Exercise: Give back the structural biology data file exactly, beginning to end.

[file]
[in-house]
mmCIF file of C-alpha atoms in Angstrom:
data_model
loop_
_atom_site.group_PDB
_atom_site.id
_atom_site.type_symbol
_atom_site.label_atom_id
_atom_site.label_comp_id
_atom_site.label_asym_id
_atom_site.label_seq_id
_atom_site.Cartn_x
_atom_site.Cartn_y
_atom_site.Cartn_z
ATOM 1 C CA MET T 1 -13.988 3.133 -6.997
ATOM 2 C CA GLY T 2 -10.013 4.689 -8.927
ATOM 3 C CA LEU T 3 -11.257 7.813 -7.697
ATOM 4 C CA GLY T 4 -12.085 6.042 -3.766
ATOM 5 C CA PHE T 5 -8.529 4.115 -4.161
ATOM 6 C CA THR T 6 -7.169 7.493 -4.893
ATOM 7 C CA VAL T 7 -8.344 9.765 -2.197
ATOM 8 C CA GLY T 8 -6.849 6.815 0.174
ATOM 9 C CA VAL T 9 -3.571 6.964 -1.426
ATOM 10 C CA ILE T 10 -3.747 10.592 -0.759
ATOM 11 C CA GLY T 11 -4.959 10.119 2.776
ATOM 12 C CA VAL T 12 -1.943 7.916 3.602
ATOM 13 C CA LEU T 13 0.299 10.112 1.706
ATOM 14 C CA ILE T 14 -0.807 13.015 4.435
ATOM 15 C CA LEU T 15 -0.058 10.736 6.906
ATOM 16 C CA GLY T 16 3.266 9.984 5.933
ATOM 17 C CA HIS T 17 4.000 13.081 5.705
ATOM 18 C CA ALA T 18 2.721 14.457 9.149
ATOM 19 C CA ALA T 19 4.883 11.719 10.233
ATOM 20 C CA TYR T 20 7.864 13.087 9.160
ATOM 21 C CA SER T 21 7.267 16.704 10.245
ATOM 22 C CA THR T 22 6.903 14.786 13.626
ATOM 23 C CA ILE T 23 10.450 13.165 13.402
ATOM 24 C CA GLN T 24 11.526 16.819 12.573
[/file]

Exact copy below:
[in-house]
mmCIF file of C-alpha atoms in Angstrom:
data_model
loop_
_atom_site.group_PDB
_atom_site.id
_atom_site.type_symbol
_atom_site.label_atom_id
_atom_site.label_comp_id
_atom_site.label_asym_id
_atom_site.label_seq_id
_atom_site.Cartn_x
_atom_site.Cartn_y
_atom_site.Cartn_z
ATOM 1 C CA MET T 1 -13.988 3.133 -6.997
ATOM 2 C CA GLY T 2 -10.013 4.689 -8.927
ATOM 3 C CA LEU T 3 -11.257 7.813 -7.697
ATOM 4 C CA GLY T 4 -12.085 6.042 -3.766
ATOM 5 C CA PHE T 5 -8.529 4.115 -4.161
ATOM 6 C CA THR T 6 -7.169 7.493 -4.893
ATOM 7 C CA VAL T 7 -8.344 9.765 -2.197
ATOM 8 C CA GLY T 8 -6.849 6.815 0.174
ATOM 9 C CA VAL T 9 -3.571 6.964 -1.426
ATOM 10 C CA ILE T 10 -3.747 10.592 -0.759
ATOM 11 C CA GLY T 11 -4.959 10.119 2.776
ATOM 12 C CA VAL T 12 -1.943 7.916 3.602
ATOM 13 C CA LEU T 13 0.299 10.112 1.706
ATOM 14 C CA ILE T 14 -0.807 13.015 4.435
ATOM 15 C CA LEU T 15 -0.058 10.736 6.906
ATOM 16 C CA GLY T 16 3.266 9.984 5.933
ATOM 17 C CA HIS T 17 4.000 13.081 5.705
ATOM 18 C CA ALA T 18 2.721 14.457 9.149
ATOM 19 C CA ALA T 19 4.883 11.719 10.233
ATOM 20 C CA TYR T 20 7.864 13.087 9.160
ATOM 21 C CA SER T 21 7.267 16.704 10.245
ATOM 22 C CA THR T 22 6.903 14.786 13.626
ATOM 23 C CA ILE T 23 10.450 13.165 13.402
ATOM 24 C CA GLN T 24 11.526 16.819 12.573